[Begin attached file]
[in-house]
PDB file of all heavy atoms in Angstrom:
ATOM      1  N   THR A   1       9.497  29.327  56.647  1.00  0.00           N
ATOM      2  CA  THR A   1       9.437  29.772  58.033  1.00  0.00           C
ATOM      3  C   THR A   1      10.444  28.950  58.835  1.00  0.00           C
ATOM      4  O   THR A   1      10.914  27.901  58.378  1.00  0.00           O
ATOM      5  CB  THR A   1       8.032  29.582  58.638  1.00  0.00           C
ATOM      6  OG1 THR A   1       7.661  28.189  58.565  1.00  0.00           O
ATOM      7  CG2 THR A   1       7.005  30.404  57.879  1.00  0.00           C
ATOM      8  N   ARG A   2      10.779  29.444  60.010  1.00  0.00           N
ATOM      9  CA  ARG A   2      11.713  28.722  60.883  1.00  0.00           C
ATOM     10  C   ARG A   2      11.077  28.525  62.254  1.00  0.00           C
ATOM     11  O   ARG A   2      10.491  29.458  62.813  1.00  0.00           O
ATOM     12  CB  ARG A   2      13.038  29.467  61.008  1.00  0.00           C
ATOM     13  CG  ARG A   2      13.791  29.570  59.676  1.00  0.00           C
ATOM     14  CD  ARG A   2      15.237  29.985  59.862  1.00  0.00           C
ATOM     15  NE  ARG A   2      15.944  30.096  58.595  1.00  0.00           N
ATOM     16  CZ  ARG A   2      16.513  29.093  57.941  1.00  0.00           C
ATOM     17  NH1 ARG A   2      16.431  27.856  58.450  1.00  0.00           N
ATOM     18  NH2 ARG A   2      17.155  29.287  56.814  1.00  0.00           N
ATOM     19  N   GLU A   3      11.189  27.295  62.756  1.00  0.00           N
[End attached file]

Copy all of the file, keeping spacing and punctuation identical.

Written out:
[in-house]
PDB file of all heavy atoms in Angstrom:
ATOM      1  N   THR A   1       9.497  29.327  56.647  1.00  0.00           N
ATOM      2  CA  THR A   1       9.437  29.772  58.033  1.00  0.00           C
ATOM      3  C   THR A   1      10.444  28.950  58.835  1.00  0.00           C
ATOM      4  O   THR A   1      10.914  27.901  58.378  1.00  0.00           O
ATOM      5  CB  THR A   1       8.032  29.582  58.638  1.00  0.00           C
ATOM      6  OG1 THR A   1       7.661  28.189  58.565  1.00  0.00           O
ATOM      7  CG2 THR A   1       7.005  30.404  57.879  1.00  0.00           C
ATOM      8  N   ARG A   2      10.779  29.444  60.010  1.00  0.00           N
ATOM      9  CA  ARG A   2      11.713  28.722  60.883  1.00  0.00           C
ATOM     10  C   ARG A   2      11.077  28.525  62.254  1.00  0.00           C
ATOM     11  O   ARG A   2      10.491  29.458  62.813  1.00  0.00           O
ATOM     12  CB  ARG A   2      13.038  29.467  61.008  1.00  0.00           C
ATOM     13  CG  ARG A   2      13.791  29.570  59.676  1.00  0.00           C
ATOM     14  CD  ARG A   2      15.237  29.985  59.862  1.00  0.00           C
ATOM     15  NE  ARG A   2      15.944  30.096  58.595  1.00  0.00           N
ATOM     16  CZ  ARG A   2      16.513  29.093  57.941  1.00  0.00           C
ATOM     17  NH1 ARG A   2      16.431  27.856  58.450  1.00  0.00           N
ATOM     18  NH2 ARG A   2      17.155  29.287  56.814  1.00  0.00           N
ATOM     19  N   GLU A   3      11.189  27.295  62.756  1.00  0.00           N